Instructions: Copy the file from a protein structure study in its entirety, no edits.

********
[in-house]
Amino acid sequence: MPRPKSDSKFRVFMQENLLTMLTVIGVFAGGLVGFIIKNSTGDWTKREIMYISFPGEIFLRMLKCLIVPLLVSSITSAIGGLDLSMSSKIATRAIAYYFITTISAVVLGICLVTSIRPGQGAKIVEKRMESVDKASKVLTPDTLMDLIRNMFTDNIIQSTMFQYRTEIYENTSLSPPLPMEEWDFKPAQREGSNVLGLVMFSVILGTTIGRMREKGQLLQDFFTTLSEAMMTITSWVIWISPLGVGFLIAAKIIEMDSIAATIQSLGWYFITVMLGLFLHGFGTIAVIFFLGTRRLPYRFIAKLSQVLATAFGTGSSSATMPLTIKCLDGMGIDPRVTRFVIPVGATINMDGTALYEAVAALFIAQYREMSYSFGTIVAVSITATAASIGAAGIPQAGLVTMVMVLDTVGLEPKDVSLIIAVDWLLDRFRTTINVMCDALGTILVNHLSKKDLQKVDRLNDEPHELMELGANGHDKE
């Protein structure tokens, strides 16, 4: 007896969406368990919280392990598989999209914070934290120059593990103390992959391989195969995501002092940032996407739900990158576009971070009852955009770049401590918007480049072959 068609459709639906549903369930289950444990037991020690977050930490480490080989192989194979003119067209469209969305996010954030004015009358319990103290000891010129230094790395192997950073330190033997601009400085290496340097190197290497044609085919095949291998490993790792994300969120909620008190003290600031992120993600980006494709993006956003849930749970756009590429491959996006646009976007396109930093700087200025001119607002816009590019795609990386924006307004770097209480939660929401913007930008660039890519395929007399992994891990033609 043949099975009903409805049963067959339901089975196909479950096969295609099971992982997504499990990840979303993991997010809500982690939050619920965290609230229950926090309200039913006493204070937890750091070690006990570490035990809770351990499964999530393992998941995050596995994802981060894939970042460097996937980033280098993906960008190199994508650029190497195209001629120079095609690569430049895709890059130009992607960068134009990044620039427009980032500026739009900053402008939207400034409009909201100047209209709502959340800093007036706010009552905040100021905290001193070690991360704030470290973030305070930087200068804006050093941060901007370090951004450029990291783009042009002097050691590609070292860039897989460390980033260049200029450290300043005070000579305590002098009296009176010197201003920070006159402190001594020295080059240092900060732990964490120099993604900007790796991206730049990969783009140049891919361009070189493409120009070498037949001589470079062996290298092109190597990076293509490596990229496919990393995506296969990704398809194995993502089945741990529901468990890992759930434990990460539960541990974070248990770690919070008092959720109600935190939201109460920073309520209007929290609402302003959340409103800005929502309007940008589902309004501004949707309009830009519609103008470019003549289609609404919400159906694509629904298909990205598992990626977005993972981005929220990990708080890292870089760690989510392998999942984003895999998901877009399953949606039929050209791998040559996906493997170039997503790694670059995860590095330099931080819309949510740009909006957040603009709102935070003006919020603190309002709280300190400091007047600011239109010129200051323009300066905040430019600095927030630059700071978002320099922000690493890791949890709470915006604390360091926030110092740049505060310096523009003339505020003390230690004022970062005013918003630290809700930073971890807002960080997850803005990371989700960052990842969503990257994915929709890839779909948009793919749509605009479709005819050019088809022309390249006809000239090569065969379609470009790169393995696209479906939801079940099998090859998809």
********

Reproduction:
[in-house]
Amino acid sequence: MPRPKSDSKFRVFMQENLLTMLTVIGVFAGGLVGFIIKNSTGDWTKREIMYISFPGEIFLRMLKCLIVPLLVSSITSAIGGLDLSMSSKIATRAIAYYFITTISAVVLGICLVTSIRPGQGAKIVEKRMESVDKASKVLTPDTLMDLIRNMFTDNIIQSTMFQYRTEIYENTSLSPPLPMEEWDFKPAQREGSNVLGLVMFSVILGTTIGRMREKGQLLQDFFTTLSEAMMTITSWVIWISPLGVGFLIAAKIIEMDSIAATIQSLGWYFITVMLGLFLHGFGTIAVIFFLGTRRLPYRFIAKLSQVLATAFGTGSSSATMPLTIKCLDGMGIDPRVTRFVIPVGATINMDGTALYEAVAALFIAQYREMSYSFGTIVAVSITATAASIGAAGIPQAGLVTMVMVLDTVGLEPKDVSLIIAVDWLLDRFRTTINVMCDALGTILVNHLSKKDLQKVDRLNDEPHELMELGANGHDKE
């Protein structure tokens, strides 16, 4: 007896969406368990919280392990598989999209914070934290120059593990103390992959391989195969995501002092940032996407739900990158576009971070009852955009770049401590918007480049072959 068609459709639906549903369930289950444990037991020690977050930490480490080989192989194979003119067209469209969305996010954030004015009358319990103290000891010129230094790395192997950073330190033997601009400085290496340097190197290497044609085919095949291998490993790792994300969120909620008190003290600031992120993600980006494709993006956003849930749970756009590429491959996006646009976007396109930093700087200025001119607002816009590019795609990386924006307004770097209480939660929401913007930008660039890519395929007399992994891990033609 043949099975009903409805049963067959339901089975196909479950096969295609099971992982997504499990990840979303993991997010809500982690939050619920965290609230229950926090309200039913006493204070937890750091070690006990570490035990809770351990499964999530393992998941995050596995994802981060894939970042460097996937980033280098993906960008190199994508650029190497195209001629120079095609690569430049895709890059130009992607960068134009990044620039427009980032500026739009900053402008939207400034409009909201100047209209709502959340800093007036706010009552905040100021905290001193070690991360704030470290973030305070930087200068804006050093941060901007370090951004450029990291783009042009002097050691590609070292860039897989460390980033260049200029450290300043005070000579305590002098009296009176010197201003920070006159402190001594020295080059240092900060732990964490120099993604900007790796991206730049990969783009140049891919361009070189493409120009070498037949001589470079062996290298092109190597990076293509490596990229496919990393995506296969990704398809194995993502089945741990529901468990890992759930434990990460539960541990974070248990770690919070008092959720109600935190939201109460920073309520209007929290609402302003959340409103800005929502309007940008589902309004501004949707309009830009519609103008470019003549289609609404919400159906694509629904298909990205598992990626977005993972981005929220990990708080890292870089760690989510392998999942984003895999998901877009399953949606039929050209791998040559996906493997170039997503790694670059995860590095330099931080819309949510740009909006957040603009709102935070003006919020603190309002709280300190400091007047600011239109010129200051323009300066905040430019600095927030630059700071978002320099922000690493890791949890709470915006604390360091926030110092740049505060310096523009003339505020003390230690004022970062005013918003630290809700930073971890807002960080997850803005990371989700960052990842969503990257994915929709890839779909948009793919749509605009479709005819050019088809022309390249006809000239090569065969379609470009790169393995696209479906939801079940099998090859998809």